Thus, there’s no quick fix to this situation. I remain discontented.

Stumbling toward happiness
I’m not sure what we’ll do in the long-term. This isn’t one of those posts where I describe a problem and then share a solution. We haven’t found a solution. Instead, after a couple of talks, Kris and I have decided on some stop-gap measures:

  • I will explore solo travel. It may be that I won’t even like extended travel alone. It appeals to me right now, but what if I hate it? There’s no way to know unless I try. So, for the rest of the year, I’m going to head out on a series of personal adventures. (Thanks to the many GRS readers who have written with advice and offers to host me, by the way. You’re very kind.)
  • I’ll hire somebody to do the yardwork I’m neglecting. It pains me to pay for this, but I have to face reality: I hate doing yardwork. I’d rather be writing and/or traveling. (And besides, the writing makes me money.) I’ll do what I can around the house, but hire somebody to do the rest. This will require giving up my comic-book habit, but I’m okay with that. I’d rather travel.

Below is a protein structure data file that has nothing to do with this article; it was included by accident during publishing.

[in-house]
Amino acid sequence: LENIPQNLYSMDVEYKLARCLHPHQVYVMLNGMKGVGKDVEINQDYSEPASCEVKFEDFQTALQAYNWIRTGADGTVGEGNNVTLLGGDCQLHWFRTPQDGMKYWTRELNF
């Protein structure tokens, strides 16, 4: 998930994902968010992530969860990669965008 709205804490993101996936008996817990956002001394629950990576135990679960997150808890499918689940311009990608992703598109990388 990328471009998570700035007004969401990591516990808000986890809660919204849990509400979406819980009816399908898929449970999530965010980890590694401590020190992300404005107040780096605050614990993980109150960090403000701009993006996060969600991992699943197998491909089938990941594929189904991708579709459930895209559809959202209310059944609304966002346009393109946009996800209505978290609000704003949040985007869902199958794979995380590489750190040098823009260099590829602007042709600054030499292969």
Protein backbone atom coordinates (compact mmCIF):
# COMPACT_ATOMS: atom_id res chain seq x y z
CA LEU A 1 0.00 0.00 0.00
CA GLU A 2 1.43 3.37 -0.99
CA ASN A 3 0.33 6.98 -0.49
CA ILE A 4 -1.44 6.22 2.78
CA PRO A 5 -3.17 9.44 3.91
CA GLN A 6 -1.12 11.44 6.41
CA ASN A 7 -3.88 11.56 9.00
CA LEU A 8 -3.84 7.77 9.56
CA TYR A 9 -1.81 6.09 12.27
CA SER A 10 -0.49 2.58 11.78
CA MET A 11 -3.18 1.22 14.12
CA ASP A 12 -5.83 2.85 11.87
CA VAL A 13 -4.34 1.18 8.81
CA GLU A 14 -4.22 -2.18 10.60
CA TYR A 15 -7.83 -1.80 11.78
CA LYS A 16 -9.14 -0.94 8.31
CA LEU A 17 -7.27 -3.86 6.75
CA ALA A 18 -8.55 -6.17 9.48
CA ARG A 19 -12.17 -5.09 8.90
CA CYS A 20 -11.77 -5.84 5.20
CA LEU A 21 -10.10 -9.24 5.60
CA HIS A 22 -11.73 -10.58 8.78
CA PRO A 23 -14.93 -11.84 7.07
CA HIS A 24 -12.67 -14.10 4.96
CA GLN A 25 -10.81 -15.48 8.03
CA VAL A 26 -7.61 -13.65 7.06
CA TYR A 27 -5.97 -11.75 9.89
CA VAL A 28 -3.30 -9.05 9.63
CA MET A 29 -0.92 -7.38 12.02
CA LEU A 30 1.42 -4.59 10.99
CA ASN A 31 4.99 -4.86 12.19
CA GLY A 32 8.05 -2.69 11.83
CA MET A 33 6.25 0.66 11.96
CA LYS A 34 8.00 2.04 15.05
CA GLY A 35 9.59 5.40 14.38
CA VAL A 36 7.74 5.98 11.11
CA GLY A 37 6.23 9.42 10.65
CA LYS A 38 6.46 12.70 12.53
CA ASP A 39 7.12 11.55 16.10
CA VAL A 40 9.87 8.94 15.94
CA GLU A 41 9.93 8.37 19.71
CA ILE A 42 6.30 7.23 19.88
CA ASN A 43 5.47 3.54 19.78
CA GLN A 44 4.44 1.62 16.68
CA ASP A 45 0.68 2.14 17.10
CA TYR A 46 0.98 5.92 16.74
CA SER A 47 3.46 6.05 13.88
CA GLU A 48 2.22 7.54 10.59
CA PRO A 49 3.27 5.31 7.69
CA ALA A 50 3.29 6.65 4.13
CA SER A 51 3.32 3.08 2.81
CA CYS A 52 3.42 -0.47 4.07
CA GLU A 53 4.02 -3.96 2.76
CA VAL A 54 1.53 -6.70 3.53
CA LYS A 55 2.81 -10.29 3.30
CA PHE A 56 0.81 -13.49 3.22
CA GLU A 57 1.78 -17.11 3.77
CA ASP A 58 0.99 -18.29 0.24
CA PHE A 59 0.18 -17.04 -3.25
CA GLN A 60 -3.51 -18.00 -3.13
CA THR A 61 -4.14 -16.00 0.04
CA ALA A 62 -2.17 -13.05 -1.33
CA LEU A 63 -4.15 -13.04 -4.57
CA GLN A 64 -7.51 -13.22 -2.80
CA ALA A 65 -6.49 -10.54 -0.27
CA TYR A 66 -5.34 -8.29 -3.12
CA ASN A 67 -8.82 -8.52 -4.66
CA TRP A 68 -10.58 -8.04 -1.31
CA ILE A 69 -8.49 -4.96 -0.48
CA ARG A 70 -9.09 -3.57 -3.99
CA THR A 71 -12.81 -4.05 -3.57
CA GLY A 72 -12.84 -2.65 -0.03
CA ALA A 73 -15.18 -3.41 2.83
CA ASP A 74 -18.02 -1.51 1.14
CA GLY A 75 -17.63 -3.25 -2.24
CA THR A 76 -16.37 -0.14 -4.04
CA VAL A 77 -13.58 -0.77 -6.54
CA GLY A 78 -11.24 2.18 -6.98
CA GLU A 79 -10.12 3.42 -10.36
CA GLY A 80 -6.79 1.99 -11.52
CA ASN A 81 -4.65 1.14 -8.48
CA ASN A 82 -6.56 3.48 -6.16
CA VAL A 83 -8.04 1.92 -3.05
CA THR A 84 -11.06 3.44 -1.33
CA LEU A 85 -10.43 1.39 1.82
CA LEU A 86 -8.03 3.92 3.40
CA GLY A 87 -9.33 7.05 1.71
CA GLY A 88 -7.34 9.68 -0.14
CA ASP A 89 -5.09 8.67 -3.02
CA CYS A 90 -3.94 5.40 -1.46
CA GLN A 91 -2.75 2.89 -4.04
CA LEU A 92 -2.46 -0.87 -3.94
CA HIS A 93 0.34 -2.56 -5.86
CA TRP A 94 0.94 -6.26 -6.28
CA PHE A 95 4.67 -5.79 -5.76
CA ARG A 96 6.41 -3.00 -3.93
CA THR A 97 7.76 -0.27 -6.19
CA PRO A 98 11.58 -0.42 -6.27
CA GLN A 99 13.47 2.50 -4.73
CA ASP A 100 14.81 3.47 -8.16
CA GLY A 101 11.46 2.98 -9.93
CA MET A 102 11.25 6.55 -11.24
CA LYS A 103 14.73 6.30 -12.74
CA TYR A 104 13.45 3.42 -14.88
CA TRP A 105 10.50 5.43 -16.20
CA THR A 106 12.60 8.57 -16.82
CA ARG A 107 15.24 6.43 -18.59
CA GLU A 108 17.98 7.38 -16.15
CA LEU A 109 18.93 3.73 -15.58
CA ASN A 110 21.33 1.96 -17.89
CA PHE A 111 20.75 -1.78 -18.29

• I’ll be more diligent about purging my Stuff. As Adam Baker can attest, my workshop is filled with books and magazines and games and outdated electronics. There’s no need for me to keep all of this. Instead of just thinking about it, I need to actively shed this physical (and mental) baggage.

These are first steps. They’ll buy us time while I’m trying to discover who I am and what I want to do. If I’m still feeling oppressed in the winter or the spring, Kris and I will explore other options. Though, to be honest, I have no idea what those options might be.

Recently, Tammy Strobel from Rowdy Kittens offered an hilarious solution. Tammy and her husband are building a tiny house. She suggested that I could build a tiny house and put it in the middle of our huge lawn. “Then you could have what you want and Kris could have what she wants,” Tammy said. Clever. We’re not to that point yet, but who knows? Maybe next year at this time, I’ll be living like a gypsy in the middle of our yard.